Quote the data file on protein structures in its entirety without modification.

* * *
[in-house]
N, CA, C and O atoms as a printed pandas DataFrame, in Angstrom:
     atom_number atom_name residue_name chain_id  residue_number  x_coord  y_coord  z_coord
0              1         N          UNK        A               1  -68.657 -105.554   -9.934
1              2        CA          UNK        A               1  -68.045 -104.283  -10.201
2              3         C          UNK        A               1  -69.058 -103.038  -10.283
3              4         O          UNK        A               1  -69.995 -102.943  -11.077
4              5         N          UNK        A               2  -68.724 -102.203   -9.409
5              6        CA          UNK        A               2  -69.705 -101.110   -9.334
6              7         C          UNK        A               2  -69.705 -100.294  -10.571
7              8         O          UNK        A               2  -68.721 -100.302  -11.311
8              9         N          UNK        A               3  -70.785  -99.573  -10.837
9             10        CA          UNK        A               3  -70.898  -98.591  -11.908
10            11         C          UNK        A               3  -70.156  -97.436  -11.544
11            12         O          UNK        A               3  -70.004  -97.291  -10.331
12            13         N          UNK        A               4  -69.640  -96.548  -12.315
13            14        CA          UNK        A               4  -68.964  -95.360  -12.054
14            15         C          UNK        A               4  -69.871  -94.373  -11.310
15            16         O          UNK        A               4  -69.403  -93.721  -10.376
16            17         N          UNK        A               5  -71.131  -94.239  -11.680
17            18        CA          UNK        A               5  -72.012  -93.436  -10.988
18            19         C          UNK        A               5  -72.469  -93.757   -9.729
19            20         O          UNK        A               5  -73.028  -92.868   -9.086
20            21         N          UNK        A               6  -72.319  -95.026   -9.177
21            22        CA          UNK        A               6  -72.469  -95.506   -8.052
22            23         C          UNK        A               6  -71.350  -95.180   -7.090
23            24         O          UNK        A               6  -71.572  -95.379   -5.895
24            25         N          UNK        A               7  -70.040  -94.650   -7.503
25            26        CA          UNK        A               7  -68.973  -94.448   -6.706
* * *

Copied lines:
[in-house]
N, CA, C and O atoms as a printed pandas DataFrame, in Angstrom:
     atom_number atom_name residue_name chain_id  residue_number  x_coord  y_coord  z_coord
0              1         N          UNK        A               1  -68.657 -105.554   -9.934
1              2        CA          UNK        A               1  -68.045 -104.283  -10.201
2              3         C          UNK        A               1  -69.058 -103.038  -10.283
3              4         O          UNK        A               1  -69.995 -102.943  -11.077
4              5         N          UNK        A               2  -68.724 -102.203   -9.409
5              6        CA          UNK        A               2  -69.705 -101.110   -9.334
6              7         C          UNK        A               2  -69.705 -100.294  -10.571
7              8         O          UNK        A               2  -68.721 -100.302  -11.311
8              9         N          UNK        A               3  -70.785  -99.573  -10.837
9             10        CA          UNK        A               3  -70.898  -98.591  -11.908
10            11         C          UNK        A               3  -70.156  -97.436  -11.544
11            12         O          UNK        A               3  -70.004  -97.291  -10.331
12            13         N          UNK        A               4  -69.640  -96.548  -12.315
13            14        CA          UNK        A               4  -68.964  -95.360  -12.054
14            15         C          UNK        A               4  -69.871  -94.373  -11.310
15            16         O          UNK        A               4  -69.403  -93.721  -10.376
16            17         N          UNK        A               5  -71.131  -94.239  -11.680
17            18        CA          UNK        A               5  -72.012  -93.436  -10.988
18            19         C          UNK        A               5  -72.469  -93.757   -9.729
19            20         O          UNK        A               5  -73.028  -92.868   -9.086
20            21         N          UNK        A               6  -72.319  -95.026   -9.177
21            22        CA          UNK        A               6  -72.469  -95.506   -8.052
22            23         C          UNK        A               6  -71.350  -95.180   -7.090
23            24         O          UNK        A               6  -71.572  -95.379   -5.895
24            25         N          UNK        A               7  -70.040  -94.650   -7.503
25            26        CA          UNK        A               7  -68.973  -94.448   -6.706